Crate Training

Crate training uses a dog’s natural instincts as a den animal. A wild dog’s den is his home, a place to sleep, hide from danger, and raise a family. The crate becomes your dog’s den, an ideal spot to snooze or take refuge during a thunderstorm.

  • The primary use for a crate is housetraining. Dogs don’t like to soil their dens.
  • The crate can limit access to the rest of the house while he learns other rules, like not to chew on furniture.
  • Crates are a safe way to transport your dog in the car.
  • At canine clubs the use of crates is often mandatory so your dog should freely want to go into his crate at any time.
  • Can be a 5 min time out if your dog is feeling a little mischievous but this is NOT as punishment. Your dog should willingly go into his crate and it will just settle them down for a couple of minutes.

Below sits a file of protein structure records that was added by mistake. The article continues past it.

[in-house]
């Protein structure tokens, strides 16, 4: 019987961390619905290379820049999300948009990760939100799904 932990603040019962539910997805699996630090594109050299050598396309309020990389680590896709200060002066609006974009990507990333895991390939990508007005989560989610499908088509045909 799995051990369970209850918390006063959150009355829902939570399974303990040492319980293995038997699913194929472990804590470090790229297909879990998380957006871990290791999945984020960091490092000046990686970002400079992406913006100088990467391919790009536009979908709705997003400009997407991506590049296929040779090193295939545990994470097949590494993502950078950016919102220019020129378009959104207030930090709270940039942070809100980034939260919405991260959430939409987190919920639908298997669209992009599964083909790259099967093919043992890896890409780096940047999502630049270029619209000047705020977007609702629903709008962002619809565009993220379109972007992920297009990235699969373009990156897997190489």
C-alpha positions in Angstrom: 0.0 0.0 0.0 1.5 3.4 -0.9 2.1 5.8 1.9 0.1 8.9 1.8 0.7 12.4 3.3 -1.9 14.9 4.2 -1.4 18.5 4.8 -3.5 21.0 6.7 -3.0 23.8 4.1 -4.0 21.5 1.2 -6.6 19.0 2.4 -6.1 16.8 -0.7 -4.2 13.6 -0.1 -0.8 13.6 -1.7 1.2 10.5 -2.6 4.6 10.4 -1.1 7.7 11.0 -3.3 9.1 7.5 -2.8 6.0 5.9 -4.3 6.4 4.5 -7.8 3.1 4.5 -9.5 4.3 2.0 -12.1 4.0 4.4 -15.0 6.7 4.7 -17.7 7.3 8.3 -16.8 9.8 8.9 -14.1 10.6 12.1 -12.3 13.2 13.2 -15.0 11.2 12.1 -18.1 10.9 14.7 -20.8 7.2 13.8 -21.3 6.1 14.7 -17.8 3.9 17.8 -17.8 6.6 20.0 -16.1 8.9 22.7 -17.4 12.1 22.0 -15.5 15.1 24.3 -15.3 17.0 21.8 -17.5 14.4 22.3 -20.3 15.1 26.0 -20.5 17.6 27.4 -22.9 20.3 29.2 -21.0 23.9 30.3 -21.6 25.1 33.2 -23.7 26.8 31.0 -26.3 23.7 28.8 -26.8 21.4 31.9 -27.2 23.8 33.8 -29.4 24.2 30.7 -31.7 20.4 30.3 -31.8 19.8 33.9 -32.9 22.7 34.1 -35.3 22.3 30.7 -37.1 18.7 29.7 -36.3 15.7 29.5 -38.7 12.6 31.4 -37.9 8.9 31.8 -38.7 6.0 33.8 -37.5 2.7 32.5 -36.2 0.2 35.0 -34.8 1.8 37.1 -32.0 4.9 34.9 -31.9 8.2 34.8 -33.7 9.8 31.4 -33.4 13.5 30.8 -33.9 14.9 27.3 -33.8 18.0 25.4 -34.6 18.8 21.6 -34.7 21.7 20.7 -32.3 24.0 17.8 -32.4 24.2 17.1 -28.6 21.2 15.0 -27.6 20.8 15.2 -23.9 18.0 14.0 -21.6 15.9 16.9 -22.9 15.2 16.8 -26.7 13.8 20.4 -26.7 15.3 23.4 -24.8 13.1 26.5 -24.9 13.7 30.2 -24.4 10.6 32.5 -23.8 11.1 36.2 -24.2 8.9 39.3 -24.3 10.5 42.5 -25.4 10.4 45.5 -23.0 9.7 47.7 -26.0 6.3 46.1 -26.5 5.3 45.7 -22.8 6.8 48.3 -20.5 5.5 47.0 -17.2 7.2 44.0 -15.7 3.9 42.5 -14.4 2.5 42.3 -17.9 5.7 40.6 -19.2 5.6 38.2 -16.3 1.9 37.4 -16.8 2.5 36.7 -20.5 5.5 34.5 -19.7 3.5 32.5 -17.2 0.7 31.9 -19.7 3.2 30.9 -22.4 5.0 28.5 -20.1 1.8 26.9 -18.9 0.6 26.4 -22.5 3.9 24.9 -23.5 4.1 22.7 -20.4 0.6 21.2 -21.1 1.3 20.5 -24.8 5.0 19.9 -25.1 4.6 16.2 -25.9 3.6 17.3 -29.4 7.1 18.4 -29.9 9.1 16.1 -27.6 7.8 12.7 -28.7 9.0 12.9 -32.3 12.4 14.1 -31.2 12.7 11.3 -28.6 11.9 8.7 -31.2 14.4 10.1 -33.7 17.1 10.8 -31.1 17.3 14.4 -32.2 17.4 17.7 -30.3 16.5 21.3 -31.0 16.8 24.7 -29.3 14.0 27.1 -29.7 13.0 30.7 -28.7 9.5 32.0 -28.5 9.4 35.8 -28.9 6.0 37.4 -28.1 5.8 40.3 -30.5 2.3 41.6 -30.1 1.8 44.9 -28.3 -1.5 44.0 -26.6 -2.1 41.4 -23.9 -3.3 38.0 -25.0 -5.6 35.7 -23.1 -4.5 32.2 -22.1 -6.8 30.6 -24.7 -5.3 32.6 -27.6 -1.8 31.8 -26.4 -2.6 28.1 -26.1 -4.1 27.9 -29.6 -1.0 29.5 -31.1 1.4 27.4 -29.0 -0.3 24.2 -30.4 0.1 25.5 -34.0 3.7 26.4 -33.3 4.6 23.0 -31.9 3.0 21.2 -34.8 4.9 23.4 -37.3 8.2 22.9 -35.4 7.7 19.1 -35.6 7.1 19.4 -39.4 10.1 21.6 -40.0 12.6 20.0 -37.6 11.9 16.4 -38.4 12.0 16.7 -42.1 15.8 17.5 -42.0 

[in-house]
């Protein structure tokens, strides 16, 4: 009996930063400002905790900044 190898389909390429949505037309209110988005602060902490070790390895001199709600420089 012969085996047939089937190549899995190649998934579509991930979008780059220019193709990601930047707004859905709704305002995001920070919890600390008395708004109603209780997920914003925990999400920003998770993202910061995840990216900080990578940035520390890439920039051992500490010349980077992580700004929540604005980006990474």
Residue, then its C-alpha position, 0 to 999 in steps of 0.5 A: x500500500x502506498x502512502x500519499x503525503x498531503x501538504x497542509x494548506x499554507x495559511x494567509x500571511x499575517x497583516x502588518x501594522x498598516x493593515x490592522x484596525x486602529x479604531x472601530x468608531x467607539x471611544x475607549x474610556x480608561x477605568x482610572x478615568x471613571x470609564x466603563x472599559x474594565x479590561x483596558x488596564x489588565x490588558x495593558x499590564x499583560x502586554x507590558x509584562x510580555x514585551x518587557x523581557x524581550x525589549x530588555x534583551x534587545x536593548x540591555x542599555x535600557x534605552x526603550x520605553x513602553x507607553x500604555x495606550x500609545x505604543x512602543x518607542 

Caution! A crate isn’t a magical solution. If not used correctly, a dog can feel trapped and frustrated.

Your dogs crate should be a place he goes voluntarily.

Don't leave your dog in the crate too long

A dog that’s crated day and night doesn’t get enough exercise or human interaction and can become depressed or anxious. You may have to change your schedule, hire a pet sitter, or take your dog to a doggie daycare facility to reduce the amount of time he must spend in his crate every day.

Never use the crate as a punishment

Your dog will come to fear it and refuse to enter it.

Puppies under six months of age shouldn't stay in a crate for more than an hour or so at any time

They can’t control their bladders and bowels for that long.  The same goes for adult dogs that are being housetrained.  Physically, they can hold it, but they don’t know they’re supposed to.